The late Dorothy Masuka or Auntie Dorothy, as several generations of appreciative southern African fans call the warm and charismatic vocalist and songwriter, blazed a trail for female pop stars in the Southern African region and became a dogged advocate of the struggle against apartheid.
Performing in a jazz-inflected pop style and singing in native African languages often about politics, she rose to fame in the mid-1950s, becoming one of the first black female recording artists to achieve stardom across southern and eastern Africa. She wrote prolifically, and other South African stars covered many of her songs. Miriam Makeba adapted Ms Masuka’s “Pata Pata” (originally titled “Ei-Yow”), turning it into her signature song. Hugh Masekela, Thandiswa Mazwai and others covered tunes like “Kulala” and “Hamba Nontsokolo”.
Auntie Dorothy was born on Sept. 3, 1935, in Bulawayo. Her father was a chef who worked for rail companies and hotels, and her mother ran a restaurant. She got her first taste of performing at her mother’s shop, where she sang songs for pennies in the tsaba-tsaba style, rhythmic dance music popular in the 1940s. She attended Roman Catholic mission schools, first in her hometown and then, after moving at 12, in Johannesburg.
In 1952 she played hooky to go on tour with the African Inkspots, a renowned male vocal ensemble based in Johannesburg. The following year she again ditched school to appear in the Rhodes Centenary Exhibition in Bulawayo, where she won first place in the Miss Bulawayo beauty contest.
The win helped persuade her family to support her ambitions as a performer. Her mother signed a contract with Troubadour Records on behalf of Dorothy, who was still a minor. She immediately recorded a handful of songs, including her first hit single, “Hamba Nontsokolo.” An upbeat piece guided by a swinging guitar rhythm, it featured her chirruping voice over a bed of vocal harmonies, reflecting the popular sound of South African vocal groups at the time. The song became Ms Masuka’s calling card, and Nontsokolo became her nickname.
In the late 1950s, she performed often in both South Africa and Southern Rhodesia, becoming a top act in both countries. She was a regular on Johannesburg’s thriving club circuit and toured with the African Jazz and Variety revue, a pioneering travelling show that featured some of South Africa’s finest black musicians and performing artists. Ms Masuka’s recording of “Into Yam” — the revue’s closing number, and its only song to come from the black townships — became a dance-hall hit.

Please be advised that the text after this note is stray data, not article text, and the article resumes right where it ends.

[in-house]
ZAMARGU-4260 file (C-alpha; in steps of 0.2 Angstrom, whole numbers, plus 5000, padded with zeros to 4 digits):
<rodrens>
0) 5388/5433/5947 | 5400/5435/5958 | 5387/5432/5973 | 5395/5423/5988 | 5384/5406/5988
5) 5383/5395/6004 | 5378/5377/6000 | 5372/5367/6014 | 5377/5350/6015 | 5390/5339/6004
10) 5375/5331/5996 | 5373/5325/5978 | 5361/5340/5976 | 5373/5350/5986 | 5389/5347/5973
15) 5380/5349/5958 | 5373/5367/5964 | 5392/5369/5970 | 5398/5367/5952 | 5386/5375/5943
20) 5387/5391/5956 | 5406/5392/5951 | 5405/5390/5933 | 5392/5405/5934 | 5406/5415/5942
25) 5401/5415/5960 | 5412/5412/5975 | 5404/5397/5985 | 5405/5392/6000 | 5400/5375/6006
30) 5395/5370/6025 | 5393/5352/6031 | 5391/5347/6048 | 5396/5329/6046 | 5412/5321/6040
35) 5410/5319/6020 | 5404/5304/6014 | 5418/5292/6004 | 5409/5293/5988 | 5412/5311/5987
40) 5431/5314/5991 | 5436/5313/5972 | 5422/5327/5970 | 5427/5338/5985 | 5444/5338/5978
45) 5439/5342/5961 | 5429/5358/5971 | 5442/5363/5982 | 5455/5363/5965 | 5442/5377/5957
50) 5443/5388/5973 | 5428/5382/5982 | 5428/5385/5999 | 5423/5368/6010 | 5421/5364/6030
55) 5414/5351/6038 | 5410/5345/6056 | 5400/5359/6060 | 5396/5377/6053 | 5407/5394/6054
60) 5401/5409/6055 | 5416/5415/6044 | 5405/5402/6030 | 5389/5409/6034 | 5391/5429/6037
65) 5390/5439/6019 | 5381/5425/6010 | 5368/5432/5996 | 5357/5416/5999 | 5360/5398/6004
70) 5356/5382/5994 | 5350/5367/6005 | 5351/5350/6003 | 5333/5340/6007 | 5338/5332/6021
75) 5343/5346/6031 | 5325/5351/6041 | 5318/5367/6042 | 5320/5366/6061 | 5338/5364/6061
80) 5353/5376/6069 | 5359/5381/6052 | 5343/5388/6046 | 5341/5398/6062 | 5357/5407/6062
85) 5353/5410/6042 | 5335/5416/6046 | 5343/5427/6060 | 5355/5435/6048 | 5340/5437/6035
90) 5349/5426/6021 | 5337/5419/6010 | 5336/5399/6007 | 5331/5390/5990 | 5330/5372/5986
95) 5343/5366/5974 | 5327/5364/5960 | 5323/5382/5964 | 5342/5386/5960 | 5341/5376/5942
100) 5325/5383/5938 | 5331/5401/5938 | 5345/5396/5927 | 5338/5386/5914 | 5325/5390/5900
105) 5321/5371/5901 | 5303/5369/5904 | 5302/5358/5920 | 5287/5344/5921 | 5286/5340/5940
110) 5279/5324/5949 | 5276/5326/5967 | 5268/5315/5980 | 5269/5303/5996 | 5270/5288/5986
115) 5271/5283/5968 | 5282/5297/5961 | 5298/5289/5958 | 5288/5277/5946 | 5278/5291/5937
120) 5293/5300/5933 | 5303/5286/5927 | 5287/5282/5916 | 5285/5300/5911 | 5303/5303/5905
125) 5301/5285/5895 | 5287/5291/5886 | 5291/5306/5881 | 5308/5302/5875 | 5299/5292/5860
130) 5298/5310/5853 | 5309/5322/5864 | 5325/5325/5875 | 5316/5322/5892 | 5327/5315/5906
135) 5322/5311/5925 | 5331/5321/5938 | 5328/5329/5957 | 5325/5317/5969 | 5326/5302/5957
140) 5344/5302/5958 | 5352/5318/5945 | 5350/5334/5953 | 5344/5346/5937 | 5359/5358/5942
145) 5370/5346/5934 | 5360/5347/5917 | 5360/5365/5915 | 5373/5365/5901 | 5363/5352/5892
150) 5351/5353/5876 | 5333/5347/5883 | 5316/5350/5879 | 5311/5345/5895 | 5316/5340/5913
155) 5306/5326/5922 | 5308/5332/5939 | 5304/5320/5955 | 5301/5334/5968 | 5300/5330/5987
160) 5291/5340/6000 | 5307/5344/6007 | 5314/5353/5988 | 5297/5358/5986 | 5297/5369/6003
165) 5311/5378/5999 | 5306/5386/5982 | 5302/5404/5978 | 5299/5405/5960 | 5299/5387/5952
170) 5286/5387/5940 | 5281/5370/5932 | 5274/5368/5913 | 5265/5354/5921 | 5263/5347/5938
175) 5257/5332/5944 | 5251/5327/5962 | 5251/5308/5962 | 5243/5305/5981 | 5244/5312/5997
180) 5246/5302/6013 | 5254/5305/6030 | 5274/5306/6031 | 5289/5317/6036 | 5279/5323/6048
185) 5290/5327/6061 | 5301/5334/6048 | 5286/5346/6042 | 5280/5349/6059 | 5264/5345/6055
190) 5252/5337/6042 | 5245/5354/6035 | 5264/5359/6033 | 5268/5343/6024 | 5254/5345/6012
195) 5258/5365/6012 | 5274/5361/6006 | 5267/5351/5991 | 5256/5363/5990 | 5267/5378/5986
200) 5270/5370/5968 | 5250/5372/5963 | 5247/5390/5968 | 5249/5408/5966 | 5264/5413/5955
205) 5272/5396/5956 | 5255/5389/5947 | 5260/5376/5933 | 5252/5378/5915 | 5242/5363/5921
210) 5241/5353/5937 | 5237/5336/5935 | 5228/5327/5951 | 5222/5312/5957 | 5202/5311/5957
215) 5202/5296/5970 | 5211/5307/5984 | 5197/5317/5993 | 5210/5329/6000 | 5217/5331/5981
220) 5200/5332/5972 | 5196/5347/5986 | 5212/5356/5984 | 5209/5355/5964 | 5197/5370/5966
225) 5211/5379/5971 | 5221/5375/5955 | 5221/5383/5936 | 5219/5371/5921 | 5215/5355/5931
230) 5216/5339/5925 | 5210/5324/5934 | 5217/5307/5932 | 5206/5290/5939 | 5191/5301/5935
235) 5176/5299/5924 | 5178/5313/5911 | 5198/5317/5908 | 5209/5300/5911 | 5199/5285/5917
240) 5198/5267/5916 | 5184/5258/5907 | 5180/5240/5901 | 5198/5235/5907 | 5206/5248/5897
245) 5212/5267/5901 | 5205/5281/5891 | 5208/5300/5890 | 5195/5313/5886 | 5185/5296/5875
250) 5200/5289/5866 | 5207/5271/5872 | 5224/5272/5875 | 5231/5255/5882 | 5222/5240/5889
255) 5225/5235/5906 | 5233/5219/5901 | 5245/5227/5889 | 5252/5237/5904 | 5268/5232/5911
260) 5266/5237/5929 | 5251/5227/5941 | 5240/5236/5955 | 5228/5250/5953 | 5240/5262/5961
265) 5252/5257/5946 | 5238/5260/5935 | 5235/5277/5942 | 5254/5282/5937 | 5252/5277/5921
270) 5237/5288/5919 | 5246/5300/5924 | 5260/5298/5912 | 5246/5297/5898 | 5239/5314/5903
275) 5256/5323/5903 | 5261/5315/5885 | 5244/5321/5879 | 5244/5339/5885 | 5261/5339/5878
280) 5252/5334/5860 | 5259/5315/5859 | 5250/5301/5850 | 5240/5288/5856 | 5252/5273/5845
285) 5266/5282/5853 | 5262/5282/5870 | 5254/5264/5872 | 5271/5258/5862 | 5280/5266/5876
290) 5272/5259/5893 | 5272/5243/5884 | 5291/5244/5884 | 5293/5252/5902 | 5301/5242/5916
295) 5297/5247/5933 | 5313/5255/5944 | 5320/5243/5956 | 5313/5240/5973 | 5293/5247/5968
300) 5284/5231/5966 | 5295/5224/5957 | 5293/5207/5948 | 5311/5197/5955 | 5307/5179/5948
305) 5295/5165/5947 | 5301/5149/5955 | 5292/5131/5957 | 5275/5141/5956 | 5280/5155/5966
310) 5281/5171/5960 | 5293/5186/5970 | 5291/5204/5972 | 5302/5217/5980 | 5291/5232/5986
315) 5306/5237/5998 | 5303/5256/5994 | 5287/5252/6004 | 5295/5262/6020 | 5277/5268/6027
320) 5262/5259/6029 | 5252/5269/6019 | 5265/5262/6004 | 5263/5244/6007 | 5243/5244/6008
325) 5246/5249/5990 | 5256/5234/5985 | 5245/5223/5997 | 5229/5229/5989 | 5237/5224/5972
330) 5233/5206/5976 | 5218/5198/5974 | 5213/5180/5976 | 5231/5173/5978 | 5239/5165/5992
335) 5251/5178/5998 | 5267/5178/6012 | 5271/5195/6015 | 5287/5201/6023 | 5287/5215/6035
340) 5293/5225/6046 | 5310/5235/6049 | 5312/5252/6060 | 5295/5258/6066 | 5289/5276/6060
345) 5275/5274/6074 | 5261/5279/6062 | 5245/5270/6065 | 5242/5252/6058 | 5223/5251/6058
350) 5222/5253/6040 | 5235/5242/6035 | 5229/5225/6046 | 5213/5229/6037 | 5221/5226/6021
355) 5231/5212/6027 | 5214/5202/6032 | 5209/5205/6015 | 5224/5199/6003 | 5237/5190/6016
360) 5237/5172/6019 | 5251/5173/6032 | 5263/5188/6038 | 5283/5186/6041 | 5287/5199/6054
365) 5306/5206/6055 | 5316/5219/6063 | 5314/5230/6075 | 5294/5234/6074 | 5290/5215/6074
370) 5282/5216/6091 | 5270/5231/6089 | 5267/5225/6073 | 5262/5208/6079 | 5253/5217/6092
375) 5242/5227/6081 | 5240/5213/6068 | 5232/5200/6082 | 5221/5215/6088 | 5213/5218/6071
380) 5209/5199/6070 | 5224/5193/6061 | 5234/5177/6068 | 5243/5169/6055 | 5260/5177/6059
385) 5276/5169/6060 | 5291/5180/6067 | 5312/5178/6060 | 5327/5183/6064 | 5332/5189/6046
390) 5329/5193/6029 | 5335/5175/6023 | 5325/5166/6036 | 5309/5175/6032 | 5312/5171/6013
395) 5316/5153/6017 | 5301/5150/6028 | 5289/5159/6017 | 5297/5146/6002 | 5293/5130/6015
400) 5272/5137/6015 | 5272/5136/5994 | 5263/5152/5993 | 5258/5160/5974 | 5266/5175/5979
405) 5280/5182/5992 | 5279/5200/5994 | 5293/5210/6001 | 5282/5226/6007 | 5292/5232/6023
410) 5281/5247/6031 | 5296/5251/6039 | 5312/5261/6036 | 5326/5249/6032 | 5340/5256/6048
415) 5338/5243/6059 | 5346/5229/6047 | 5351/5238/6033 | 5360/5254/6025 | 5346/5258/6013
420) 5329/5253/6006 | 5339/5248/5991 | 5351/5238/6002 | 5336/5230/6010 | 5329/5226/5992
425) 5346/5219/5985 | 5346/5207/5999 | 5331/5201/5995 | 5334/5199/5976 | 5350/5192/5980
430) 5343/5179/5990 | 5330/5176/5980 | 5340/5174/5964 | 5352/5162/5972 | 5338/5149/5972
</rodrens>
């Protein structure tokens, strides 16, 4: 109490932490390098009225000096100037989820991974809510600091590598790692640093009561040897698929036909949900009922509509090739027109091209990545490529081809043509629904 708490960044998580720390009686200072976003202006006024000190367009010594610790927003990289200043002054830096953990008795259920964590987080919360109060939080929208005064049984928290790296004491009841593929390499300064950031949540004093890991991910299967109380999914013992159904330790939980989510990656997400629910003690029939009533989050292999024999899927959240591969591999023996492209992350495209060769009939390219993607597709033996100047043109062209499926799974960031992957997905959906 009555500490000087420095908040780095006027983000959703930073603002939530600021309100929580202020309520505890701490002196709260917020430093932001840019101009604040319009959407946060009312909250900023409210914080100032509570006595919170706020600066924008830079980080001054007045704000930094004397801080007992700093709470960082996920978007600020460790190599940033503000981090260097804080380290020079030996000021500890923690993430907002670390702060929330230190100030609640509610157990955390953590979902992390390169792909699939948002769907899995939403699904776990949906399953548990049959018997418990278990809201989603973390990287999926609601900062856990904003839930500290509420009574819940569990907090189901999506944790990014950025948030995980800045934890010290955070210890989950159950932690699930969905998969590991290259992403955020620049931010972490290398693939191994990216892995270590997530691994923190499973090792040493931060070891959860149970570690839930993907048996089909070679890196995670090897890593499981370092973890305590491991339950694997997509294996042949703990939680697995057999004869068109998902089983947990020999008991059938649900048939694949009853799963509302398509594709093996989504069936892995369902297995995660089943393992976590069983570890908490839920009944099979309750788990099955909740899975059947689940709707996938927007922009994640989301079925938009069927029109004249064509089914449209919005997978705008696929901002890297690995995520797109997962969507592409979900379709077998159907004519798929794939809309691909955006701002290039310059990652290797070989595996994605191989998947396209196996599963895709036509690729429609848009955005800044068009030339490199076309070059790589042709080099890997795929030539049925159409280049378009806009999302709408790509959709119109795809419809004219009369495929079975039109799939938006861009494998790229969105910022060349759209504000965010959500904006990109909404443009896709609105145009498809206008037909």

Ms Masuka’s career took off right as a newly cosmopolitan culture was flourishing among young black South Africans. At the same time, the country’s apartheid regime was tightening its repressive policies. From early in her career, she wrote and recorded songs that squarely addressed the racist policies of the South African government and others across the continent. She sang to support the nonviolent Defiance Campaign, and she denounced the pro-apartheid politician D. F. Malan in “Dr Malan.” In 1961 she recorded “Lumumba,” addressing the assassination of the Congolese leader Patrice Lumumba. The South African authorities tried to seize all copies of the record, and Ms Masuka went into exile for many years.
Ms Masuka did not make a full-length album until 1987 when she recorded “Ingalo” for the Zimbabwean Starplate label. She followed it with “Pata Pata,” in 1990, for the British label Mango, which reinvigorated her career, subsequently followed that with a few more albums in the 1990s and 2000s, including “Mzilikazi” and “Lendaba,” both for South Africa’s Gallo label.
Ms Masuka was inducted into the Afropop Hall of Fame in New York in 2002, and four years later President Thabo Mbeki of South Africa awarded her the Order of Ikhamanga in Silver, a high national honour bestowed upon artists, writers and other cultural figures.
She continued to perform well into her 80s. In 2017, she shared a bill with the pianist Abdullah Ibrahim at Town Hall in New York and released her final album, “Nginje” in 2018.
Ms Masuka died in February 2019, at 83.
Today she is considered a national hero in both South Africa and Zimbabwe, though she resisted aligning herself with any single country.
“I’m a child of every part of this continent,” she said in a 2015 interview at the Zanzibar International Film Festival, when asked about her history of activism. “I’ve been fighting not for a particular area — I’ve been fighting for South Africa, I’ve been fighting for Zimbabwe, Malawi, Tanzania, Congo and all these places. So I feel I don’t belong to one place.”
One of her songs that most people subliminally ‘recognise’, even if they’re unaware of having heard it before, is ‘Nhingirikiri’ which has an easy-rolling swing tempo that is the hallmark of early marabi jazz and penny-whistle jive.
Reckon jazz is just for connoisseurs and is merely a niche genre these days? Then think again, for if it wasn’t for jazz, we wouldn’t have the blues or the myriad of different styles of music that have rocked our world ever since. Zimbabwe’s interest in and bond with jazz music is significant, and it has resulted in numerous outstanding works through collaborations between jazz and traditional musicians at national, continental and international level. All April long, #enthuse through our 30 Days of Iconic Zimbabwean Jazz series celebrates the heritage and history of jazz music and curates thirty songs by jazz pioneers and contemporary musicians who have successfully taken on the genre and defined a sound for the rest of the world to follow.